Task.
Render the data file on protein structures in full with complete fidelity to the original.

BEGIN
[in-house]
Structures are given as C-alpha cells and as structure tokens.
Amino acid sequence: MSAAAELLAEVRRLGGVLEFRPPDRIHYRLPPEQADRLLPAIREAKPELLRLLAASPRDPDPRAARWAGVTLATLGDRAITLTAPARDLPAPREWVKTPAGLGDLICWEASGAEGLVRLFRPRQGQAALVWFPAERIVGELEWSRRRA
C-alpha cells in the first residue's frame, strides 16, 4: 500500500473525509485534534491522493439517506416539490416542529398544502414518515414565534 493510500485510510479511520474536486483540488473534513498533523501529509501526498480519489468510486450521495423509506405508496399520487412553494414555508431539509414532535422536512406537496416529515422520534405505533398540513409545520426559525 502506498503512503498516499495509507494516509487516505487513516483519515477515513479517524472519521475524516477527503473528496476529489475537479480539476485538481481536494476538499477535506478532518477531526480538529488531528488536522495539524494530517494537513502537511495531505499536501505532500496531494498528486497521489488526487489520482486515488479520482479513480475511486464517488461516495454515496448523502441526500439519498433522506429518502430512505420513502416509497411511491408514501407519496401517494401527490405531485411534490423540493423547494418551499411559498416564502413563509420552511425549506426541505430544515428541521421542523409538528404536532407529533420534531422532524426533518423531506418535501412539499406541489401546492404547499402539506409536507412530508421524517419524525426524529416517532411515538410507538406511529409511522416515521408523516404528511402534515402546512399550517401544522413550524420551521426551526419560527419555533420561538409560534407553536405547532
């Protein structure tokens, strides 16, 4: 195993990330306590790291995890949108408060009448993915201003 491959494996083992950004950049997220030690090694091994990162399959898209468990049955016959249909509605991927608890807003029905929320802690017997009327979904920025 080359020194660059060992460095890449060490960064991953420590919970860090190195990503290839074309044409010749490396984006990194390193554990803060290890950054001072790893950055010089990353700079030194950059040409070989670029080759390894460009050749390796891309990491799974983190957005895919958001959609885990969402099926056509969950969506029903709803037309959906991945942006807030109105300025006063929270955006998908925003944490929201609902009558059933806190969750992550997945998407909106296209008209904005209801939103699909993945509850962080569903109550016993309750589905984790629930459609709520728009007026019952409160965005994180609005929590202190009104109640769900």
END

[in-house]
Structures are given as C-alpha cells and as structure tokens.
Amino acid sequence: MSAAAELLAEVRRLGGVLEFRPPDRIHYRLPPEQADRLLPAIREAKPELLRLLAASPRDPDPRAARWAGVTLATLGDRAITLTAPARDLPAPREWVKTPAGLGDLICWEASGAEGLVRLFRPRQGQAALVWFPAERIVGELEWSRRRA
C-alpha cells in the first residue's frame, strides 16, 4: 500500500473525509485534534491522493439517506416539490416542529398544502414518515414565534 493510500485510510479511520474536486483540488473534513498533523501529509501526498480519489468510486450521495423509506405508496399520487412553494414555508431539509414532535422536512406537496416529515422520534405505533398540513409545520426559525 502506498503512503498516499495509507494516509487516505487513516483519515477515513479517524472519521475524516477527503473528496476529489475537479480539476485538481481536494476538499477535506478532518477531526480538529488531528488536522495539524494530517494537513502537511495531505499536501505532500496531494498528486497521489488526487489520482486515488479520482479513480475511486464517488461516495454515496448523502441526500439519498433522506429518502430512505420513502416509497411511491408514501407519496401517494401527490405531485411534490423540493423547494418551499411559498416564502413563509420552511425549506426541505430544515428541521421542523409538528404536532407529533420534531422532524426533518423531506418535501412539499406541489401546492404547499402539506409536507412530508421524517419524525426524529416517532411515538410507538406511529409511522416515521408523516404528511402534515402546512399550517401544522413550524420551521426551526419560527419555533420561538409560534407553536405547532
């Protein structure tokens, strides 16, 4: 195993990330306590790291995890949108408060009448993915201003 491959494996083992950004950049997220030690090694091994990162399959898209468990049955016959249909509605991927608890807003029905929320802690017997009327979904920025 080359020194660059060992460095890449060490960064991953420590919970860090190195990503290839074309044409010749490396984006990194390193554990803060290890950054001072790893950055010089990353700079030194950059040409070989670029080759390894460009050749390796891309990491799974983190957005895919958001959609885990969402099926056509969950969506029903709803037309959906991945942006807030109105300025006063929270955006998908925003944490929201609902009558059933806190969750992550997945998407909106296209008209904005209801939103699909993945509850962080569903109550016993309750589905984790629930459609709520728009007026019952409160965005994180609005929590202190009104109640769900």